Rotator Cuff Tear in a Tennis Pro

Posted On: June 13, 2017

This is the fourteenth case review from my past practice. I am Dr. David Johnson a chiropractor and physical therapist in Highland Park and Lake Bluff. I am the director of North Shore Spinal and Sports Rehabilitation. I started as a chiropractor in Lake Forest, Il in 1988. I integrated physical therapy into my practice in 1990.

This is a case where a local teaching tennis pro came to see me because she couldn’t raise her arm. She was upset as both her ability to recreate as well as teach were effected. She was an A level player and her problem started after a particularly difficult match. She was in her early forties and had been playing tennis most of her adult life.

I examined her and indeed she could only raise her right arm out to the side to 70 degrees. Manual muscle testing revealed weakness and pain when I tested the supraspinatus muscle, which is a commonly injured muscle in the rotator cuff. None of the other muscles of the rotator cuff were involved. Passive range of motion of the shoulder was fine. She also had a positive drop arm response, which is an orthopedic test that points to a likely rotator cuff tear. I diagnosed her with a rotator cuff tear.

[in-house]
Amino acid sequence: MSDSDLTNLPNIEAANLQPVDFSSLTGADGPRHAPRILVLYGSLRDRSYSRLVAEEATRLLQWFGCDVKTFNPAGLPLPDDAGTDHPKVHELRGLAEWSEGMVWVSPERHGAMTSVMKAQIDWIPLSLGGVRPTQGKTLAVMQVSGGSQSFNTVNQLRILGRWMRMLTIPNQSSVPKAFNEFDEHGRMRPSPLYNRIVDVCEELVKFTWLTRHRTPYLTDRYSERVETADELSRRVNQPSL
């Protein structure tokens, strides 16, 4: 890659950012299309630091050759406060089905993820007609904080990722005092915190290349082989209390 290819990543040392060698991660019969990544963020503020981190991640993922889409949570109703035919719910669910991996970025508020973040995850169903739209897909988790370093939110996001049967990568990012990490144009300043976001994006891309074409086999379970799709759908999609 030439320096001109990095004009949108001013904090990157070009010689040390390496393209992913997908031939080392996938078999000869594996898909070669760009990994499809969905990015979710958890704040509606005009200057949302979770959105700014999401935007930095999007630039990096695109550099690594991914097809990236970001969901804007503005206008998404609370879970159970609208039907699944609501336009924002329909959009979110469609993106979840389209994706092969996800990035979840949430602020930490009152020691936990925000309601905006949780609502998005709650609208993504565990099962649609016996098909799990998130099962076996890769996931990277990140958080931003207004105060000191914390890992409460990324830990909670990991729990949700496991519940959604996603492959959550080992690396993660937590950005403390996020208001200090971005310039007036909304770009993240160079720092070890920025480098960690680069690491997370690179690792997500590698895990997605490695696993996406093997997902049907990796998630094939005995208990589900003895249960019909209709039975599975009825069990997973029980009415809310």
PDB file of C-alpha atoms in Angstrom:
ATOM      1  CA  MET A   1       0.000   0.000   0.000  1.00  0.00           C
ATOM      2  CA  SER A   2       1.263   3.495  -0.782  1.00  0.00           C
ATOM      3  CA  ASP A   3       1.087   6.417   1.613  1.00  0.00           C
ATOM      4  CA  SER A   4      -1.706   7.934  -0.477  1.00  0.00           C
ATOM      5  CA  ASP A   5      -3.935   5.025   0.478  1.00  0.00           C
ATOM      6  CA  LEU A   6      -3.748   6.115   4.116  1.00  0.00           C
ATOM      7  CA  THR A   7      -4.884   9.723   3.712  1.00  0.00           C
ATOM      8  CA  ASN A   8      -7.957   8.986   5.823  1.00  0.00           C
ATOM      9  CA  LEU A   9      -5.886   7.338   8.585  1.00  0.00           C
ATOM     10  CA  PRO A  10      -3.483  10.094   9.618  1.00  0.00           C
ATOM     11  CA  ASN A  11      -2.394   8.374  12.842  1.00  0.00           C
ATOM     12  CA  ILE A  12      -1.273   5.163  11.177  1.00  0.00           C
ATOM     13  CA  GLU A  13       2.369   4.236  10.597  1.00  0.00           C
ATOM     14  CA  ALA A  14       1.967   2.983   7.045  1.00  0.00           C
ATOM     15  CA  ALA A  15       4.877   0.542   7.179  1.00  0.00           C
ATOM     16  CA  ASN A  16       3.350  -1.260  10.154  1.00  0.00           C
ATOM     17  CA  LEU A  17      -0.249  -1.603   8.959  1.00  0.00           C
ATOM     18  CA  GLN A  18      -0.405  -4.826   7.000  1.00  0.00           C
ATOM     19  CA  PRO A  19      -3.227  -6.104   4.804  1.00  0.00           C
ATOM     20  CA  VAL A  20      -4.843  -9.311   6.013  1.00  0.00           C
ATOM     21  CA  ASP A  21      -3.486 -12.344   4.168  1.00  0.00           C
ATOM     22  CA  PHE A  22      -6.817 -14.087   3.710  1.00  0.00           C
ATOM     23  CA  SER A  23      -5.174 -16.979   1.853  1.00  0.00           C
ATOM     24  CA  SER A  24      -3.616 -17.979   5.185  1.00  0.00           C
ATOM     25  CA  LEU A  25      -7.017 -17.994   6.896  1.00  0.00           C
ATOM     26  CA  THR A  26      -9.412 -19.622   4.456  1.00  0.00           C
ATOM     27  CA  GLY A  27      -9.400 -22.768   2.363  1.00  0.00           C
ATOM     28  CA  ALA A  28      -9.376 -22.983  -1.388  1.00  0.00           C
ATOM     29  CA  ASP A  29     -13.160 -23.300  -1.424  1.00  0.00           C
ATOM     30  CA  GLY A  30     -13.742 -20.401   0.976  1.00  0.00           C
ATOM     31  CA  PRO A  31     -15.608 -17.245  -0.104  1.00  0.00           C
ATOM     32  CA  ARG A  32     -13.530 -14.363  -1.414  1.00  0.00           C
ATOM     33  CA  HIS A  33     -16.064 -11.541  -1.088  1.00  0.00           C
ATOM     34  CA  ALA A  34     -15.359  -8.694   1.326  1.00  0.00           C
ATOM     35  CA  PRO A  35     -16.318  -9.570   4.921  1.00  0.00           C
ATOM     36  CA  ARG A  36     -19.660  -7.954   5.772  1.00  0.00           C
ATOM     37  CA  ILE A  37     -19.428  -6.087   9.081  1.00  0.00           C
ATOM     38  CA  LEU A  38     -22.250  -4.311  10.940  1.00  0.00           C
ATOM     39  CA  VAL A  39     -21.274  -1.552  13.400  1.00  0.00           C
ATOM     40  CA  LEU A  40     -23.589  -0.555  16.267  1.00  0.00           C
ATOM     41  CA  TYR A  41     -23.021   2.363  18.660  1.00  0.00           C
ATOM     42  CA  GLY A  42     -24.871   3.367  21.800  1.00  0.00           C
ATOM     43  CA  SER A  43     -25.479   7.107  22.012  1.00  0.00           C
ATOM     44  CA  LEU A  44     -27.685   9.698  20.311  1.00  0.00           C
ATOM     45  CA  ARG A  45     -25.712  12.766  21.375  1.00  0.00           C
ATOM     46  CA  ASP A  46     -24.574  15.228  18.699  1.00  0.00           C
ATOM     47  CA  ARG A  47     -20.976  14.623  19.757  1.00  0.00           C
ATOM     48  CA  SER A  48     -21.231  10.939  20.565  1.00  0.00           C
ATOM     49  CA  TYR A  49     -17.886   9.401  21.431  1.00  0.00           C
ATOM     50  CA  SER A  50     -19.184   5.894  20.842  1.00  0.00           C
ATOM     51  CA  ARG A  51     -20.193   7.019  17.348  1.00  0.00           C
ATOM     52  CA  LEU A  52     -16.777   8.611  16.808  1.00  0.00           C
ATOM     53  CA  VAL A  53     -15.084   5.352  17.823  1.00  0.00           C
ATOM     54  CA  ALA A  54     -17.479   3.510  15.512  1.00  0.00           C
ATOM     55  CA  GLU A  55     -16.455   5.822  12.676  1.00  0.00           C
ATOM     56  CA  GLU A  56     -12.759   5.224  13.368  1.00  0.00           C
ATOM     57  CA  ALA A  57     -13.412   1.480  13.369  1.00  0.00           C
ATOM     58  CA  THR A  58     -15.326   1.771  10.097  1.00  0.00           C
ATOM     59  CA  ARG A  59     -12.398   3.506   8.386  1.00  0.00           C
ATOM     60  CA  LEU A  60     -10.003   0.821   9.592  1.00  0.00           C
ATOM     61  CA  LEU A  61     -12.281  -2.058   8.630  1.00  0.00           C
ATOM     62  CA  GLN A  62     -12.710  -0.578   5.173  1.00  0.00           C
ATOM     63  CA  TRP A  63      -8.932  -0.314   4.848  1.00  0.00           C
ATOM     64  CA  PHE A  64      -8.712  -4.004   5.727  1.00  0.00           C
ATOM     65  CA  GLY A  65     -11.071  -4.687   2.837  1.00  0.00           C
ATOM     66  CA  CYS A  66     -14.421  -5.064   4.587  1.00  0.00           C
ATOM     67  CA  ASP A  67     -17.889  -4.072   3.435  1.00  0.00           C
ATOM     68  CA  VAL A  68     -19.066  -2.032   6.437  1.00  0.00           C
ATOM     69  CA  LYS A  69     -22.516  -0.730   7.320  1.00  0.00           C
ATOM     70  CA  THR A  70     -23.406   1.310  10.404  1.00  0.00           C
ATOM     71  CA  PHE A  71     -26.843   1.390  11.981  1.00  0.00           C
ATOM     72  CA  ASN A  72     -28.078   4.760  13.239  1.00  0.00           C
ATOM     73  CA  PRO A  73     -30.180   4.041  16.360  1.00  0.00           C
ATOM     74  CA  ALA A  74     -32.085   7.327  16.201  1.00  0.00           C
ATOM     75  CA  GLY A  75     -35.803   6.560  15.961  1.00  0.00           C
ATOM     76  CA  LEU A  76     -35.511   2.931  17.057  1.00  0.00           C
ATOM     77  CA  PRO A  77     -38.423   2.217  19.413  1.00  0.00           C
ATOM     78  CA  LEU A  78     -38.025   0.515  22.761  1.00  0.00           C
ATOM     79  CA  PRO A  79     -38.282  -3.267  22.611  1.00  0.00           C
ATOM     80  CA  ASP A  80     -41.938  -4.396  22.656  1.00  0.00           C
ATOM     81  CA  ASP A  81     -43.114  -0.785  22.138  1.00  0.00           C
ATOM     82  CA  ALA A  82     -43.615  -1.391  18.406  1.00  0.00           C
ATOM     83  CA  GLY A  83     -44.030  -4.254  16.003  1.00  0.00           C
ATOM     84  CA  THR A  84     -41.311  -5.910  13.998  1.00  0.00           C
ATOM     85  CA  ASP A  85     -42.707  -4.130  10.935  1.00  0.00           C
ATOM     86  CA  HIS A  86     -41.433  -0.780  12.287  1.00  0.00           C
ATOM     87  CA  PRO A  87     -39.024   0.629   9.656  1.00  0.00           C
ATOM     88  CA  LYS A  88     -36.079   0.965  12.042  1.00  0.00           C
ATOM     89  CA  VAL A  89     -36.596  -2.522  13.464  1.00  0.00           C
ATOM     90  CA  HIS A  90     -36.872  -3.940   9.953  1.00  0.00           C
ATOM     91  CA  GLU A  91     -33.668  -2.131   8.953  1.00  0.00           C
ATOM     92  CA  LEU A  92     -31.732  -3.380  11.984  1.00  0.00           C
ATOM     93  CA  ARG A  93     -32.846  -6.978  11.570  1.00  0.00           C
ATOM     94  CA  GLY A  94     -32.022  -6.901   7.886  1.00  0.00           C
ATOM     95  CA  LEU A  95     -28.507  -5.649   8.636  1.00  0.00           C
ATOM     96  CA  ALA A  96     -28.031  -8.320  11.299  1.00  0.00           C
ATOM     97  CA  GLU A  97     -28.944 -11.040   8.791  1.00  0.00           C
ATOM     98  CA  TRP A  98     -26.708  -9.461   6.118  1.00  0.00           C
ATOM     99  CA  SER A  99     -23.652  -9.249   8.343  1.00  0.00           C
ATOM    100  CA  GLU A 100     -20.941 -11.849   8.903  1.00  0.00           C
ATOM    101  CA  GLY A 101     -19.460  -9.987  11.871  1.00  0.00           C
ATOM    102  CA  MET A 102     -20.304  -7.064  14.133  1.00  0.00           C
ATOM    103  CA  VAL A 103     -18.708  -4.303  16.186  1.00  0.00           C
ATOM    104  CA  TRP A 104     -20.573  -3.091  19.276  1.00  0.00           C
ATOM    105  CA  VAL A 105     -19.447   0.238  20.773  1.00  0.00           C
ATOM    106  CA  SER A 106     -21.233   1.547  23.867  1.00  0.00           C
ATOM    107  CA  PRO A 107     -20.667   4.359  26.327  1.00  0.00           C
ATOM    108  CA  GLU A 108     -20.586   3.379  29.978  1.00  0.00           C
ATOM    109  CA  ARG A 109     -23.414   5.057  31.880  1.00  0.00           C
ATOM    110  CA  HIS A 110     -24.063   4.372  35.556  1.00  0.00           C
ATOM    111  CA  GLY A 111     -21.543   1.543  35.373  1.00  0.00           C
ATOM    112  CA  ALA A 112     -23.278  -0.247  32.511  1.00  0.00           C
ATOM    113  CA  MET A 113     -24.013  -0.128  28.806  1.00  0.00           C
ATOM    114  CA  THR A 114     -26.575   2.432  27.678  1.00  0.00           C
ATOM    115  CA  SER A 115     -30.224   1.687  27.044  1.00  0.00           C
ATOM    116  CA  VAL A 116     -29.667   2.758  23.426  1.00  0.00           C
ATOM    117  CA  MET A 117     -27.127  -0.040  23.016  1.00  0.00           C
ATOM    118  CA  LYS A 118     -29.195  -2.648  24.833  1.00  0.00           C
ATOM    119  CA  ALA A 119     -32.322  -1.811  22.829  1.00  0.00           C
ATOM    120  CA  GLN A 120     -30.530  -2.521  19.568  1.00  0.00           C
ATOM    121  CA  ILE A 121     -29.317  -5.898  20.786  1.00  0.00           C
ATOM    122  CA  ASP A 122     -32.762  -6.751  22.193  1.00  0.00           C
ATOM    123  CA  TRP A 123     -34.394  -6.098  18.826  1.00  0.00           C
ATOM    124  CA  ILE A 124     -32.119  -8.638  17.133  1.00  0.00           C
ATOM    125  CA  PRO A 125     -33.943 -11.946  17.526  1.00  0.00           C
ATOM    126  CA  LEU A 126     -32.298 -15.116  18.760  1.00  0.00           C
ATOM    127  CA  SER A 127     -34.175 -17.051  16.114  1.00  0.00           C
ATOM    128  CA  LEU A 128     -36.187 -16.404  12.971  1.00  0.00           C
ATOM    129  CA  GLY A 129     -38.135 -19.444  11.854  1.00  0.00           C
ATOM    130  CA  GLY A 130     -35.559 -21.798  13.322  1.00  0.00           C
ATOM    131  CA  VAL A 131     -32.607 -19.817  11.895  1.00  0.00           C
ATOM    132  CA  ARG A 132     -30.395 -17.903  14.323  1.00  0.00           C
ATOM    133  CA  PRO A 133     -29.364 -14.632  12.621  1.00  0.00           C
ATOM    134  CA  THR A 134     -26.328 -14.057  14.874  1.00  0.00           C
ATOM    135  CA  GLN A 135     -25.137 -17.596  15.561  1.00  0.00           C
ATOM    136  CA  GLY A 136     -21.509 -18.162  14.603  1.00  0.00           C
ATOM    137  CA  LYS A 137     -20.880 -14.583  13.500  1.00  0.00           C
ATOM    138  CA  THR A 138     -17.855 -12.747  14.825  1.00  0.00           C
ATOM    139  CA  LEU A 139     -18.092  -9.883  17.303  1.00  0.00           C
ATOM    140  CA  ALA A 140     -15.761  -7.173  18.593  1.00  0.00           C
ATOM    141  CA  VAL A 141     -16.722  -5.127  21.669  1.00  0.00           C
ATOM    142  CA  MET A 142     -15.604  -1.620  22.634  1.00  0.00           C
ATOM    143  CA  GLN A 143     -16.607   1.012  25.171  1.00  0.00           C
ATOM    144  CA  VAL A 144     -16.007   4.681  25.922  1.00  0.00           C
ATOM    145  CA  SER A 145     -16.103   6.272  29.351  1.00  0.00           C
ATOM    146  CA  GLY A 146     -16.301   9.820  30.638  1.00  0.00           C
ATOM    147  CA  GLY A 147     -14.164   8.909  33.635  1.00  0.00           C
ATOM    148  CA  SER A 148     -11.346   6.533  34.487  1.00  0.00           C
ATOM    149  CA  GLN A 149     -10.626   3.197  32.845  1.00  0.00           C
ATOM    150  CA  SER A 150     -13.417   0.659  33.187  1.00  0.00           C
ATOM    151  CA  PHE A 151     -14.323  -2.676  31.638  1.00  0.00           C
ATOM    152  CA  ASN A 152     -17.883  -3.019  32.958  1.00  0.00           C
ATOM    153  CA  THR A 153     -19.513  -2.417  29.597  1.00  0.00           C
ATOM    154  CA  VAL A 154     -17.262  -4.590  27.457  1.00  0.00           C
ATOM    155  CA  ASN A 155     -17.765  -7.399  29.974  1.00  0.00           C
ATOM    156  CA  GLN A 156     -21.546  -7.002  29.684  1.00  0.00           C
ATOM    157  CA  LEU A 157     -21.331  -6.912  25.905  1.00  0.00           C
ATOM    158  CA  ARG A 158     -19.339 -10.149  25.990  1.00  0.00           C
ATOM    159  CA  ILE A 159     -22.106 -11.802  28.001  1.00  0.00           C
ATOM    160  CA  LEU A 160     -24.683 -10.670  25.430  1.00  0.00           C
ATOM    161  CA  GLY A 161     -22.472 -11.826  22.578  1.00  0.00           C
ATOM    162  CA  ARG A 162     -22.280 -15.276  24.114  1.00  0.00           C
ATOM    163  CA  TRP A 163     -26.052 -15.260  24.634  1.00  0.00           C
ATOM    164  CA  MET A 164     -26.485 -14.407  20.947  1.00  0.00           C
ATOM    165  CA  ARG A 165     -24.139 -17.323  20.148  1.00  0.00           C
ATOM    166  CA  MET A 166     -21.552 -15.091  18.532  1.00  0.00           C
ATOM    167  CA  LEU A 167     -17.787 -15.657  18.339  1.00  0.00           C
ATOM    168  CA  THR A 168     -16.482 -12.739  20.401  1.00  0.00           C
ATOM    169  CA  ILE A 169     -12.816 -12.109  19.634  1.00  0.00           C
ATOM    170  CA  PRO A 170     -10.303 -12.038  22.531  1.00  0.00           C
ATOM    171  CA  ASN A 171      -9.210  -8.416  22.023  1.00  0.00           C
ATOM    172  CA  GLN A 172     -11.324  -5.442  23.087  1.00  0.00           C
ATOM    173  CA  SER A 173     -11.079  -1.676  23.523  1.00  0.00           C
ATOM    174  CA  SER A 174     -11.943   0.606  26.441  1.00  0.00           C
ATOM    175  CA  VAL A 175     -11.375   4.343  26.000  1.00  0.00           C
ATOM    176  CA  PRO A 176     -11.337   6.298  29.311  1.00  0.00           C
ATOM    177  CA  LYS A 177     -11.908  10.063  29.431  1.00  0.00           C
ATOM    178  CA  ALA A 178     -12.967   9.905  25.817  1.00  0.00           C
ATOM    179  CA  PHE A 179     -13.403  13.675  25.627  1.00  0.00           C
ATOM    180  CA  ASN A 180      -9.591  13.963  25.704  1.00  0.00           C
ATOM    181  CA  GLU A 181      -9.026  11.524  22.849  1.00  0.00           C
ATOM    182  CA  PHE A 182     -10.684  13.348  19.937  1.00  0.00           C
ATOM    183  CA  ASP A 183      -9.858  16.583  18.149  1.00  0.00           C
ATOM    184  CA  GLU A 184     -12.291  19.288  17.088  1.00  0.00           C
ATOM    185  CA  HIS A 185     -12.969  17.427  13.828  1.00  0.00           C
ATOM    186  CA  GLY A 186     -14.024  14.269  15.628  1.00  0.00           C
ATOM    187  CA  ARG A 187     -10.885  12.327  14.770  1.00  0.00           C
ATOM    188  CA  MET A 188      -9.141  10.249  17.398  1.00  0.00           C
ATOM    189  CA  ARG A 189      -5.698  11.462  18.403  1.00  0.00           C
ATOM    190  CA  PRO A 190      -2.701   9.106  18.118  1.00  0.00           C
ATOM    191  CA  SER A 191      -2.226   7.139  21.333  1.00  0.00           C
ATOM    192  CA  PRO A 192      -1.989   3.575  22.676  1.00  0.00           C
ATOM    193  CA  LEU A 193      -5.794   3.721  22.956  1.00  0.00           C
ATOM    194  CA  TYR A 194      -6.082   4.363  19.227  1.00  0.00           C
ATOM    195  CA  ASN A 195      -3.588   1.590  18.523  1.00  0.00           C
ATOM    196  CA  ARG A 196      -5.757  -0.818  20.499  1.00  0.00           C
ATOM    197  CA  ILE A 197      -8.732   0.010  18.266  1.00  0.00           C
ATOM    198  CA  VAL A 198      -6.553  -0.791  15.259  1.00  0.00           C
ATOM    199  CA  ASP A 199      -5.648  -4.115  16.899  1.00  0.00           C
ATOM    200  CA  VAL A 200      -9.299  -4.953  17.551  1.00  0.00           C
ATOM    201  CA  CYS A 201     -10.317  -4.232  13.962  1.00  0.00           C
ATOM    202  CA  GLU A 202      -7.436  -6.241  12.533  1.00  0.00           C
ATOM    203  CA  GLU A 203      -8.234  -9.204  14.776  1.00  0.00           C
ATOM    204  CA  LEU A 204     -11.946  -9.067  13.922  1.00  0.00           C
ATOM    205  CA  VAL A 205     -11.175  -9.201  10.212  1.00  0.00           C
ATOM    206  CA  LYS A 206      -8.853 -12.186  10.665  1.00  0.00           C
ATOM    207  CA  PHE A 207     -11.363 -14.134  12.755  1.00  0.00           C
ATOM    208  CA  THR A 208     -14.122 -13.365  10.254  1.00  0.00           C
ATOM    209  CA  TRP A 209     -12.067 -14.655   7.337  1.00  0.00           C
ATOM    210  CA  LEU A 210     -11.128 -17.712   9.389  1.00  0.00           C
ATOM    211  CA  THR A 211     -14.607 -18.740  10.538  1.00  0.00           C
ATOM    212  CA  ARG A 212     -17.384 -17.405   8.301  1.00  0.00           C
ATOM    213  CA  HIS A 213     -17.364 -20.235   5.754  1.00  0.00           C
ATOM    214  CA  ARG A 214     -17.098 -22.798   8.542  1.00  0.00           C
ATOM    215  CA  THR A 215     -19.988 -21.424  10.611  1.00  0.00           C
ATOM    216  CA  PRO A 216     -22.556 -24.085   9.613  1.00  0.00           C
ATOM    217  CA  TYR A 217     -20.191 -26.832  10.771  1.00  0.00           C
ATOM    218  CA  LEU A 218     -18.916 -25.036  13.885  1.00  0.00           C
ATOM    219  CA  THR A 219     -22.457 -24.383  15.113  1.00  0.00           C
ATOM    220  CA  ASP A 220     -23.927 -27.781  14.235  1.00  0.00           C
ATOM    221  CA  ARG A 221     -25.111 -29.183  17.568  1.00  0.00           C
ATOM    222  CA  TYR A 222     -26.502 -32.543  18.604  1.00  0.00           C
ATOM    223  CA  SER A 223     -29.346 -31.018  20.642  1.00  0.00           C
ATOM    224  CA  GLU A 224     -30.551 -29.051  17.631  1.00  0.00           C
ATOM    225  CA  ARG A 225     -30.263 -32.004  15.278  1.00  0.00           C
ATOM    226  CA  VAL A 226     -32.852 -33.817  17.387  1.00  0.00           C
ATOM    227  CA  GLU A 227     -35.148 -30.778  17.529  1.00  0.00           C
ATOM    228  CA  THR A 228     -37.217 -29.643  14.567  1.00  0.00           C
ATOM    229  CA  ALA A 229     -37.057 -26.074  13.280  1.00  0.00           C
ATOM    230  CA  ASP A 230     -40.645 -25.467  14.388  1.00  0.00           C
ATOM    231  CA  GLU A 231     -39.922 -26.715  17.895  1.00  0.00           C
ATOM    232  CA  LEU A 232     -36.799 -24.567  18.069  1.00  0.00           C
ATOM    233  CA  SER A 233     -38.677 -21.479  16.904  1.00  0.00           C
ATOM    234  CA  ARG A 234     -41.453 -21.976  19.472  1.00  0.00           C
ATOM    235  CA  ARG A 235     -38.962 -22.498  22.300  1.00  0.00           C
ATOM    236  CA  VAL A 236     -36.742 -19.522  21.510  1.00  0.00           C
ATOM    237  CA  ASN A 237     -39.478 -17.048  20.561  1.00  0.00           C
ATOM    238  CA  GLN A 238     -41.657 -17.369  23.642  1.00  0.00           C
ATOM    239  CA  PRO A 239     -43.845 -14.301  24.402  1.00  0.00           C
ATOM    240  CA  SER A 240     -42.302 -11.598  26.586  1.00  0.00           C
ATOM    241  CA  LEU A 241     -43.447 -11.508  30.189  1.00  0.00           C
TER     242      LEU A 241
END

I surmised at the time that it was a partial tear as she still had pain with the supraspinatus test and the drop arm test. If those tests were pain free but still weak one likely has a full rotator cuff tear. Today I would order an MRI to confirm my diagnosis, but this case was back in 1988 and so I opted to treat.

I did gentle strengthening of the supraspinatus, ultrasound to the tendon and friction massage to the tendon. Over time, we progressed into more challenging exercise. As she responded we moved her back into tennis groundstrokes and eventually into serving. She responded fabulously.

As the result of me seeing is one patient many of the people she played with came into my office with various tennis related injuries. Over the years I have seen rotator cuff injuries, tennis elbows, tendonitis of the knees and even knee sprains al related o tennis.

This gave me a greater understanding of the game of tennis. I learned what proper form was and I understood how improper form and over use can lead to injuries. I am truly grateful to that first tennis player that came to see me for her rotator cuff tear.

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